Vision is a tricky thing. We usually think of it as a constant, where everyone sees the same thing the same way. However, the reality of vision is that many people see things differently. One of the biggest differences is caused by color blindness, which causes people to not be able to distinguish between two colors. Red-green color blindness alone is present in 1 in 12 males. Despite this high percentage of the problem, we still use color as a primary part of daily life. BinoViz is building technology to help people who see colors differently differentiate colors.
The company has developed the first Binocular Video Tone Mapping (BVTM) framework, which takes advantage of the way the brain fuses paired images into a single visual. By using this technology, which is similar to how movies produce a modern 3D visual, they can extend the range of color that is perceivable. For those with color issues, it can produce a different contrast to the colors that are presented, allowing them to determine the difference between red and green, or blue and green, and the colors produced by combining them with others. For those who see colors normally, it does not negatively impact the visual.
The company is starting with the entertainment industry, as it affords the most opportunity to apply color technology. Nowhere else do we see as many varying colors in such a short period, and nowhere does color have such a huge impact. Think of the movie Avatar, which revolves around blue people on a green planet. For someone who cannot distinguish blue from green, the movie didn't get exciting until everything caught fire, introducing red. But, by introducing a new level of contrast, even these people can enjoy the film.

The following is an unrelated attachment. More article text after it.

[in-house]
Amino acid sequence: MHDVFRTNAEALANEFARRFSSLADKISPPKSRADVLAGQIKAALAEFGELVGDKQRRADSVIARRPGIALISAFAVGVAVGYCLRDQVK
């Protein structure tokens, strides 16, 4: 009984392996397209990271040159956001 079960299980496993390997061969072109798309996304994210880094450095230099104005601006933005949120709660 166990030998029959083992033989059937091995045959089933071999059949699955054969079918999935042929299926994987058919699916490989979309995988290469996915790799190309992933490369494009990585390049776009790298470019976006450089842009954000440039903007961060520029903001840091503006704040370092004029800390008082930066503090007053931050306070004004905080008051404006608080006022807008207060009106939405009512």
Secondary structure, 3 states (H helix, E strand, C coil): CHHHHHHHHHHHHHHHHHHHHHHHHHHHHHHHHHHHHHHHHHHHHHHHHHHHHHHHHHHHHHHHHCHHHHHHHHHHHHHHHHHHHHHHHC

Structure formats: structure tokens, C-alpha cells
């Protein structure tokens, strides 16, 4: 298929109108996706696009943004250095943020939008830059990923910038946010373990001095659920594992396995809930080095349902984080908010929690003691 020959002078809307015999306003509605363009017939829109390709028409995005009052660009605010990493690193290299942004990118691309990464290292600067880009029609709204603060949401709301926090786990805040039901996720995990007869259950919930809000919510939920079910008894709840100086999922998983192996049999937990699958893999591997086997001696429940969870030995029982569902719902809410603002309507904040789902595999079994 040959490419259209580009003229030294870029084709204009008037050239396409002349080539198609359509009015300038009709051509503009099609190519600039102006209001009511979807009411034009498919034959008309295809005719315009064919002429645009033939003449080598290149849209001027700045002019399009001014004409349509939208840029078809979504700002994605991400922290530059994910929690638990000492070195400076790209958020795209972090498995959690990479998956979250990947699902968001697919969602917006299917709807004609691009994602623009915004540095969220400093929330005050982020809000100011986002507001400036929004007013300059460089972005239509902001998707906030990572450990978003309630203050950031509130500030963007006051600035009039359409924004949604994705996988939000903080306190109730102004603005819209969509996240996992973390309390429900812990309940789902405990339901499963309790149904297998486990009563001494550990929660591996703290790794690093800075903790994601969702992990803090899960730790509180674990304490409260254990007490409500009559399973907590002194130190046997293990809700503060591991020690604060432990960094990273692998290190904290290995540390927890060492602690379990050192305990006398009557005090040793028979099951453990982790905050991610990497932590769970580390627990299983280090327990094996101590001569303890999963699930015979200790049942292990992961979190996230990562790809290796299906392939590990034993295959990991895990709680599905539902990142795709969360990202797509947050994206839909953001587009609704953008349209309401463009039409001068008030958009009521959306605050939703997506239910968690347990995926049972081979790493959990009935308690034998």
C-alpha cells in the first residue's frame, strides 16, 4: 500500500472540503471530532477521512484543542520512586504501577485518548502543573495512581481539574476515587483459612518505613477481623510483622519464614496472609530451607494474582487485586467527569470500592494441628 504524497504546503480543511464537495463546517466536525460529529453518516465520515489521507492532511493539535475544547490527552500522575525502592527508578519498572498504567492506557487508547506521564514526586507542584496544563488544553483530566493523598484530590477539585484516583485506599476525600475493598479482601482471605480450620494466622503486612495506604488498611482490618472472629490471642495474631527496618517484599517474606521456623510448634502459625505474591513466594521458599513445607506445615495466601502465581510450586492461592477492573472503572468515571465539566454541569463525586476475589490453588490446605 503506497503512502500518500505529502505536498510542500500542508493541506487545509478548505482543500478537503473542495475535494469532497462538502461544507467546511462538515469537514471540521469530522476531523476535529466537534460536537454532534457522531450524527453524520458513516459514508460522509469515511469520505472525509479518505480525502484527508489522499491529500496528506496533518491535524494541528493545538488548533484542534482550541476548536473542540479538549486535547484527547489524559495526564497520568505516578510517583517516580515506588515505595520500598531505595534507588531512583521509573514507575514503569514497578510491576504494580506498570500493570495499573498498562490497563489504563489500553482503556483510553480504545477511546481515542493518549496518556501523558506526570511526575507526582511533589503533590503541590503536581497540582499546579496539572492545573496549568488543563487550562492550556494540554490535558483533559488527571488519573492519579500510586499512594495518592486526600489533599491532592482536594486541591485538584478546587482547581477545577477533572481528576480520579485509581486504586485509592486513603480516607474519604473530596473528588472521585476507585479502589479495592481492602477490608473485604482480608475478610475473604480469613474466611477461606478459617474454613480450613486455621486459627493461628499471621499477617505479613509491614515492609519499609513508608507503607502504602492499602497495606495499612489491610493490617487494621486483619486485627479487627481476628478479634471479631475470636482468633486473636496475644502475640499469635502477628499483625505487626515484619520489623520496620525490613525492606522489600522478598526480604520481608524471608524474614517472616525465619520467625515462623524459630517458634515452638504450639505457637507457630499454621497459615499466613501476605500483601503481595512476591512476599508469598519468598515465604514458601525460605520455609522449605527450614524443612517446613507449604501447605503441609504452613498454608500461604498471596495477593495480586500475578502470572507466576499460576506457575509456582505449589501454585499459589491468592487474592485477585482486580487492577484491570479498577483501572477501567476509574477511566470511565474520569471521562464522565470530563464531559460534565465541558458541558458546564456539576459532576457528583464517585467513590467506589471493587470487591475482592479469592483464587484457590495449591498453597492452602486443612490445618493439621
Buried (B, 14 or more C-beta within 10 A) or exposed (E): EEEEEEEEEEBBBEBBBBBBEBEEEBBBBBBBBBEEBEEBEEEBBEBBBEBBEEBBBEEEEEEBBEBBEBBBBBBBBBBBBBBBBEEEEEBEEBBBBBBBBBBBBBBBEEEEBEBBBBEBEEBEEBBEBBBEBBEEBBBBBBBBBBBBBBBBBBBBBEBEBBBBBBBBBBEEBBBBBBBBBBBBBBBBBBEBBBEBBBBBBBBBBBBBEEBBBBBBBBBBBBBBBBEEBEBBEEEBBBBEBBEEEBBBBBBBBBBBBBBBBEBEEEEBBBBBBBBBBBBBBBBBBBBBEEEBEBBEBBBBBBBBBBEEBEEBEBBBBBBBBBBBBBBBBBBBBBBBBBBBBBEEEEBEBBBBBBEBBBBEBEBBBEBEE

To learn more about BinoViz, check out their website.
Scott is a developer who has worked on projects of varying sizes, including all of the PLuGHiTz Corporation properties. He is also known in the gaming world for his time supporting the DDR community, through DDRLover and hosting tournaments throughout the Tampa Bar Area. Currently, when he is not working on software projects or hosting F5 Live: Refreshing Technology, Scott can often be found returning to his high school days working with the Foundation for Inspiration and Recognition of Science and Technology (FIRST), mentoring teams and judging engineering notebooks at competitions. He has also helped found a student software learning group, the ASCII Warriors.
Daniele is a student at Florida Polytechnic University who is studying Computer Science with a concentration in Cyber Security. In High School, she was introduced to the science and technology world through the Foundation for Inspiration and Recognition of Science and Technology (FIRST), a robotics foundation where students of varying ages can compete through tasks that their robots perform. With help from mentors she met through FIRST, she became interested in programming and developing. Today, Daniele is a special events host for F5 Live: Refreshing Technology and PLuGHiTz Live Special Events and a co-host for both The New Product Launchpad and FIRST Looks.